Three students from Bayfield High School in southwestern Colorado died on the U.S.S. Arizona in the Japanese attack on Pearl Harbor on Dec. 7, 1941.
The school drew students from the Pine River Valley, whose 1940 population was 1,143 — smaller than the crew of the battleship.
Ralph Elmer Fife, Gordon Eugene Berry, and Harold Milton Carmack all graduated in 1940 or 1941.
Mr. Fife was born Jan. 23, 1920, in Newton, Kansas, to Raymond Fife, a farmer, and Elsie Cain Fife, a homemaker. His mother died when he was five and he moved to the Pine River Valley to live with an aunt and uncle, Alta and Linus Rathjin.
He enlisted in the Navy on July 26, 1940, and was a seaman first class when he was killed on Dec. 7, 1941.
Mr. Berry was born Oct. 9, 1922 in Santa Cruz, New Mexico north of Santa Fe to Clem Berry, a farmer, and Edith Scalf Berry, a homemaker. The father died about 10 years later in Kansas, and the boy moved to Bayfield to live with an older brother, Charles, and his family.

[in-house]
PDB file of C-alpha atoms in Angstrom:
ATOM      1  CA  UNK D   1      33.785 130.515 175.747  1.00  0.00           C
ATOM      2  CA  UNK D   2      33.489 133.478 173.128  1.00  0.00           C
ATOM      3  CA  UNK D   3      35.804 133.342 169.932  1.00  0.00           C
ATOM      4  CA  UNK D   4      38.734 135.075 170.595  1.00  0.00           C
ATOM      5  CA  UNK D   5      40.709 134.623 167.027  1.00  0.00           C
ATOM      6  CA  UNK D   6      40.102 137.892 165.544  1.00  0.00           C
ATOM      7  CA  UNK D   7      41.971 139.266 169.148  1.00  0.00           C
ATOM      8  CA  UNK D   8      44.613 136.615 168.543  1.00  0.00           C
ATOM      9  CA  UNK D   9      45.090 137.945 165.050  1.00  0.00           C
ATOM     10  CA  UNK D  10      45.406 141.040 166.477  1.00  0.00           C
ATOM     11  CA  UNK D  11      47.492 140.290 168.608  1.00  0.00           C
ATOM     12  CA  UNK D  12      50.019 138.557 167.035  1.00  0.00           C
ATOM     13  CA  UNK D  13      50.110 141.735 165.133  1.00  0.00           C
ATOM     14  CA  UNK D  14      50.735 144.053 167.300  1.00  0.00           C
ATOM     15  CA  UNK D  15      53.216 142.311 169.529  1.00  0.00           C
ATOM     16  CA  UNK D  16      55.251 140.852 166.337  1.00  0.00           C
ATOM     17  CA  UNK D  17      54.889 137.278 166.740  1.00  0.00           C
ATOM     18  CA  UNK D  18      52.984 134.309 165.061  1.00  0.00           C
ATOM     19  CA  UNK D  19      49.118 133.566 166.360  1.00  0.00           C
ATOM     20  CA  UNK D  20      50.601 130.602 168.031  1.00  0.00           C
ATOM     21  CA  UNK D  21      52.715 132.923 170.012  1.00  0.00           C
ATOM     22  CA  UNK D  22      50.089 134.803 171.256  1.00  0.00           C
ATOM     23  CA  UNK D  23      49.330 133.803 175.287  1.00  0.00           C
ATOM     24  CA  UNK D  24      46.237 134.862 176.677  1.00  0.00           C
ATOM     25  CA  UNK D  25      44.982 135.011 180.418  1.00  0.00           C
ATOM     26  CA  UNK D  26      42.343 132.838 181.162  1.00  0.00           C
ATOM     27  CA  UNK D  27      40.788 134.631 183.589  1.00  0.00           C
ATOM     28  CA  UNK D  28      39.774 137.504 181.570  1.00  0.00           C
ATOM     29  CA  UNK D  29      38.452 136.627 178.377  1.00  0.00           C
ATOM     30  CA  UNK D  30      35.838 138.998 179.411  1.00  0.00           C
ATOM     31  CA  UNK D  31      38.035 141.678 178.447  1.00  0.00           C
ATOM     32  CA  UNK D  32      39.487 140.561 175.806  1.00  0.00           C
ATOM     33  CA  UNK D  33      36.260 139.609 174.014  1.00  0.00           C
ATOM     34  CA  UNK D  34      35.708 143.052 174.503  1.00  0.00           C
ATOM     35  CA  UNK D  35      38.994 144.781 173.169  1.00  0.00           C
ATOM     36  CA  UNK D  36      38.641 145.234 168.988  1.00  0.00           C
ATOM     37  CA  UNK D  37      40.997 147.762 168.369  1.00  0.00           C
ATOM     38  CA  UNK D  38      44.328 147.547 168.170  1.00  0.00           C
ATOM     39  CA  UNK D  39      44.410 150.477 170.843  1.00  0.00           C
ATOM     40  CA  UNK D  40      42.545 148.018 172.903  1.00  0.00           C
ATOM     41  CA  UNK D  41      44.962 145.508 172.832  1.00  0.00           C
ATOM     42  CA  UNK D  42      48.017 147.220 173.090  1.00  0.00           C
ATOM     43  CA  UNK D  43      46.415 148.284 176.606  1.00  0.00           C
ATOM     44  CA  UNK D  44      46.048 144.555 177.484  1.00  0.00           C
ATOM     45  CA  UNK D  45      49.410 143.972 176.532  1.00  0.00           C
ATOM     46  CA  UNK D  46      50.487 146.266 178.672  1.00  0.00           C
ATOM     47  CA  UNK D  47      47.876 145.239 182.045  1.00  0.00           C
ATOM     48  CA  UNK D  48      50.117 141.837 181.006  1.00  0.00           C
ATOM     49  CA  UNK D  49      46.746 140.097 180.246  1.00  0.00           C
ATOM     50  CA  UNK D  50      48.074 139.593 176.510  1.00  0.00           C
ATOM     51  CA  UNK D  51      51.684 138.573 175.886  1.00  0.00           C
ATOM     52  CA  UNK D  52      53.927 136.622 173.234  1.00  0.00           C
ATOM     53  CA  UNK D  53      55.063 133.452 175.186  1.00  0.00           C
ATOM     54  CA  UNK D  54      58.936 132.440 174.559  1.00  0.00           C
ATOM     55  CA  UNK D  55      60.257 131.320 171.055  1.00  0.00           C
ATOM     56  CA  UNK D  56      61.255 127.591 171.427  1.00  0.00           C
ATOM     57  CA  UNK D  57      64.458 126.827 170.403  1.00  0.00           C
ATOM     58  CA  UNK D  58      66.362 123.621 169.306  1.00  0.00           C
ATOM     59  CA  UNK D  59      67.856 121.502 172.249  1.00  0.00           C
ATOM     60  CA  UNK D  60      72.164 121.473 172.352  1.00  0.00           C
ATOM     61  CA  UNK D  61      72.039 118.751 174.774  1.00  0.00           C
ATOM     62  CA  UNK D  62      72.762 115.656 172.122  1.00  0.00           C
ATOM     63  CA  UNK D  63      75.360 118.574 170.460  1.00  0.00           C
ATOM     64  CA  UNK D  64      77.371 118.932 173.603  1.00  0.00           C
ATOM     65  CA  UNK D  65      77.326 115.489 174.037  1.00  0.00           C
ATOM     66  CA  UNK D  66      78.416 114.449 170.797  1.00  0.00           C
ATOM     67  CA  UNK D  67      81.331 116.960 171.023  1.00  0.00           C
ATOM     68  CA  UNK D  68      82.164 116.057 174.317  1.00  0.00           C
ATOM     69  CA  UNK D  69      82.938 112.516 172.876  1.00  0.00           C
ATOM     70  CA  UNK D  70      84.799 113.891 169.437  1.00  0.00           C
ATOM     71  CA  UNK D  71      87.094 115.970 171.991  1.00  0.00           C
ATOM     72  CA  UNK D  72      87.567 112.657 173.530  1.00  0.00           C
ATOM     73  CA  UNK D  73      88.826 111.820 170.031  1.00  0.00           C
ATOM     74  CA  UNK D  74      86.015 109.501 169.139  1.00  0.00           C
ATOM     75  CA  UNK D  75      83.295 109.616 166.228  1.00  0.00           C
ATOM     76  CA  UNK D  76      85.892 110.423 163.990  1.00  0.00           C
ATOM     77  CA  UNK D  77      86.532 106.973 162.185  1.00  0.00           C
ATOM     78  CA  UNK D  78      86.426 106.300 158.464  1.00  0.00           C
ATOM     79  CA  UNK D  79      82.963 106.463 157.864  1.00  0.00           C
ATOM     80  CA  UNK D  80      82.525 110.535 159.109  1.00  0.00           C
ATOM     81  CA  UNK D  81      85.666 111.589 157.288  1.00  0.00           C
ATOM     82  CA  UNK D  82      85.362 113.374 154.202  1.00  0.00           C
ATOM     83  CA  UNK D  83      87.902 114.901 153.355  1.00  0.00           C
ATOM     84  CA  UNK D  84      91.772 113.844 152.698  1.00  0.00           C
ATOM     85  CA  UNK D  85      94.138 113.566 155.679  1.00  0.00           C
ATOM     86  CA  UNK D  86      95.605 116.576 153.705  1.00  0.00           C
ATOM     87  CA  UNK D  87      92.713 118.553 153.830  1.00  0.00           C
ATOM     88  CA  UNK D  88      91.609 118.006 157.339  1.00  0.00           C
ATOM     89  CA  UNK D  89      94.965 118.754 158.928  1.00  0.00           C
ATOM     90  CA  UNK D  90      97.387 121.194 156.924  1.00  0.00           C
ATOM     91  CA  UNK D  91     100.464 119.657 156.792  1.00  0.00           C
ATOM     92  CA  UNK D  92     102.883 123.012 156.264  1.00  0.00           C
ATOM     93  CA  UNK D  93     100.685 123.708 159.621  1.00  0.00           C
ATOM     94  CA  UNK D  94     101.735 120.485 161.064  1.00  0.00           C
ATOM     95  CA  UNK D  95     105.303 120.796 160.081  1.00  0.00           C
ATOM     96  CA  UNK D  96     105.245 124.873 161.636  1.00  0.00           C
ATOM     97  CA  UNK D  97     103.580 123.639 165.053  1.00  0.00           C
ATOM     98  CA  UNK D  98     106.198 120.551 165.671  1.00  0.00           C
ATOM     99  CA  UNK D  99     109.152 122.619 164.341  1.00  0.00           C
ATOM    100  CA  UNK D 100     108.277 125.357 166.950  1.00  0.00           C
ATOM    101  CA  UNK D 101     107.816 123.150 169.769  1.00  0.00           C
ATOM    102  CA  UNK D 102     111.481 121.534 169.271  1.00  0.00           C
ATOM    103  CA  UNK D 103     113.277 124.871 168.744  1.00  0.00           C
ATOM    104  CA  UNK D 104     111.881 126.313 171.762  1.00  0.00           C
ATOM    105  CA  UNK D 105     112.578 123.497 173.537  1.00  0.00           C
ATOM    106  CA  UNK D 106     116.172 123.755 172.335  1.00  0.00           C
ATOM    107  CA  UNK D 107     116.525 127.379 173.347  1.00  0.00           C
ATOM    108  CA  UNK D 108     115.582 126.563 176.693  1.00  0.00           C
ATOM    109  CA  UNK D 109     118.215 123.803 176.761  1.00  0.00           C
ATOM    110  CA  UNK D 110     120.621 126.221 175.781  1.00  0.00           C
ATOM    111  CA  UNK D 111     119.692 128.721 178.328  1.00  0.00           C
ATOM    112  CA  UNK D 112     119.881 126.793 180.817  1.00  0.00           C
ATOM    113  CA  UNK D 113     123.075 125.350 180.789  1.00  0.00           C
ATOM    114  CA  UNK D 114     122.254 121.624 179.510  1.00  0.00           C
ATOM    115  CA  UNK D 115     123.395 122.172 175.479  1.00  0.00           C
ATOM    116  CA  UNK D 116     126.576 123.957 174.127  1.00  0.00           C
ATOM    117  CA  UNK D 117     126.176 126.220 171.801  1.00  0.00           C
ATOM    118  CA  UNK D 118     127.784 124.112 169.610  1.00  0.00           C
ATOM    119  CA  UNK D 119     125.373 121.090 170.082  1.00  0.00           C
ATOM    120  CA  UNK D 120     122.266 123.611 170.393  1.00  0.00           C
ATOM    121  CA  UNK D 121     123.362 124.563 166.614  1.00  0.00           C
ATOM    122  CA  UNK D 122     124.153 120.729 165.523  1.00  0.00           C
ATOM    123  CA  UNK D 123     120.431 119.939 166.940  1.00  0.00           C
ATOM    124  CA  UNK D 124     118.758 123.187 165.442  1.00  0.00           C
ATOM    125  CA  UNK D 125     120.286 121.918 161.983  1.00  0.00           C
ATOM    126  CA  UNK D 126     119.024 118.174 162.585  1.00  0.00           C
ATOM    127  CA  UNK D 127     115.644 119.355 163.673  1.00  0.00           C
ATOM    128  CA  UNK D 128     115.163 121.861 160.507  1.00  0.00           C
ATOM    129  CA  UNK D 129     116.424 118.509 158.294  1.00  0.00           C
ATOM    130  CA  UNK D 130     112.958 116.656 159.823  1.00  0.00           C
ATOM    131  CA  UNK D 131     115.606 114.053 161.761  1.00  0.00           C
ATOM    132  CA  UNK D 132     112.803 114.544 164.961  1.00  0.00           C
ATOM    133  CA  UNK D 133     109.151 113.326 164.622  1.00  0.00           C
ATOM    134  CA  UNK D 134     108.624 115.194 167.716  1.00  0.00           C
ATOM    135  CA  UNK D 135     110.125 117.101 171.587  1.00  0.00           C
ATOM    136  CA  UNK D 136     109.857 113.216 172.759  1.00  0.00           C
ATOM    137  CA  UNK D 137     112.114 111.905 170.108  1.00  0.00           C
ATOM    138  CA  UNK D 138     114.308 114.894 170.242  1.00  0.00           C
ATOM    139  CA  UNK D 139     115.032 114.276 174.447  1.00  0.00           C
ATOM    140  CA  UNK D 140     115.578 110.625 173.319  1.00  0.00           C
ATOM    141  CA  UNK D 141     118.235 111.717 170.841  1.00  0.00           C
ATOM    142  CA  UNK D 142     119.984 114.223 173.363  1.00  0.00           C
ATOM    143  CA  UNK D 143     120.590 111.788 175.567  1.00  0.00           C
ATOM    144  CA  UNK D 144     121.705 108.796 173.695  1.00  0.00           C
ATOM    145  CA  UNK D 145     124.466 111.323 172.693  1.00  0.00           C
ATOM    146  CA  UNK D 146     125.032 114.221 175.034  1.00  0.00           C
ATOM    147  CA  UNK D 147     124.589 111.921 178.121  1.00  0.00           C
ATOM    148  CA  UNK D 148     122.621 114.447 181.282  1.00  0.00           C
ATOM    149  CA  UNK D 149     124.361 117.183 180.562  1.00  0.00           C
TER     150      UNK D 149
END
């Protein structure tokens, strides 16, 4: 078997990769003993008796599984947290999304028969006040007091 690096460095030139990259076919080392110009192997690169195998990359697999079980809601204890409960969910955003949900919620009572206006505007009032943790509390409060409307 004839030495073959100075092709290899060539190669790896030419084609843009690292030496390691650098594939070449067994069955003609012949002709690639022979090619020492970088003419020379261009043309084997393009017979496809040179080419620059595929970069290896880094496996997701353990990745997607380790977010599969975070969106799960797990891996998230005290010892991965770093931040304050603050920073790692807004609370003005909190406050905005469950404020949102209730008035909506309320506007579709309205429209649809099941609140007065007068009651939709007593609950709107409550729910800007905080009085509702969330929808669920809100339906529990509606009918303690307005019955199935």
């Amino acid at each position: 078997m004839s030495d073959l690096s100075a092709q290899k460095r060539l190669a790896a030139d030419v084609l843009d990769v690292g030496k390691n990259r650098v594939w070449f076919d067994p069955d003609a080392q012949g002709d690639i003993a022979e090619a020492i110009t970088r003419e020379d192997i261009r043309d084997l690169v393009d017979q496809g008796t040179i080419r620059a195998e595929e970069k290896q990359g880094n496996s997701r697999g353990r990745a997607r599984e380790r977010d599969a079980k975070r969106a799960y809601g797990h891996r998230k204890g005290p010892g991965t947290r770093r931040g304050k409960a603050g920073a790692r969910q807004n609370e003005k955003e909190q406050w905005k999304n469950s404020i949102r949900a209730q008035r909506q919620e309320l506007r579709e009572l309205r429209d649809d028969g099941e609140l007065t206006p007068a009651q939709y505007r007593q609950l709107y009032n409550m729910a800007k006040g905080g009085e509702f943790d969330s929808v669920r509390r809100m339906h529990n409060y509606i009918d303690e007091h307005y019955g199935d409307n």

He enlisted on Nov. 7, 1940, and was a fireman second class when he was killed.
Mr. Carmack was born Jan. 2, 1922 in Bayfield to Oscar Waler Carmack, a farmer, and Mary Lena Darnall Carmack, a homemaker.
He enlisted on Nov. 5, 1940, and, like his classmate, was a fireman second class when he was killed.The Pine River Valley Heritage Museum has an exhibit honoring the three Arizona sailors and other local men who served in World War II.
Sources: Special thanks to the Pine River Valley Heritage Museum; Ellen Frahm; Tony Schrier; the Pine River Times; the Durango (Colorado) Herald; Hutchinson (Kansas) News Herald; Census; Navy muster rolls; cemetery cenotaphs. This profile was researched and written on behalf of the U.S.S. Arizona Mall Memorial at the University of Arizona.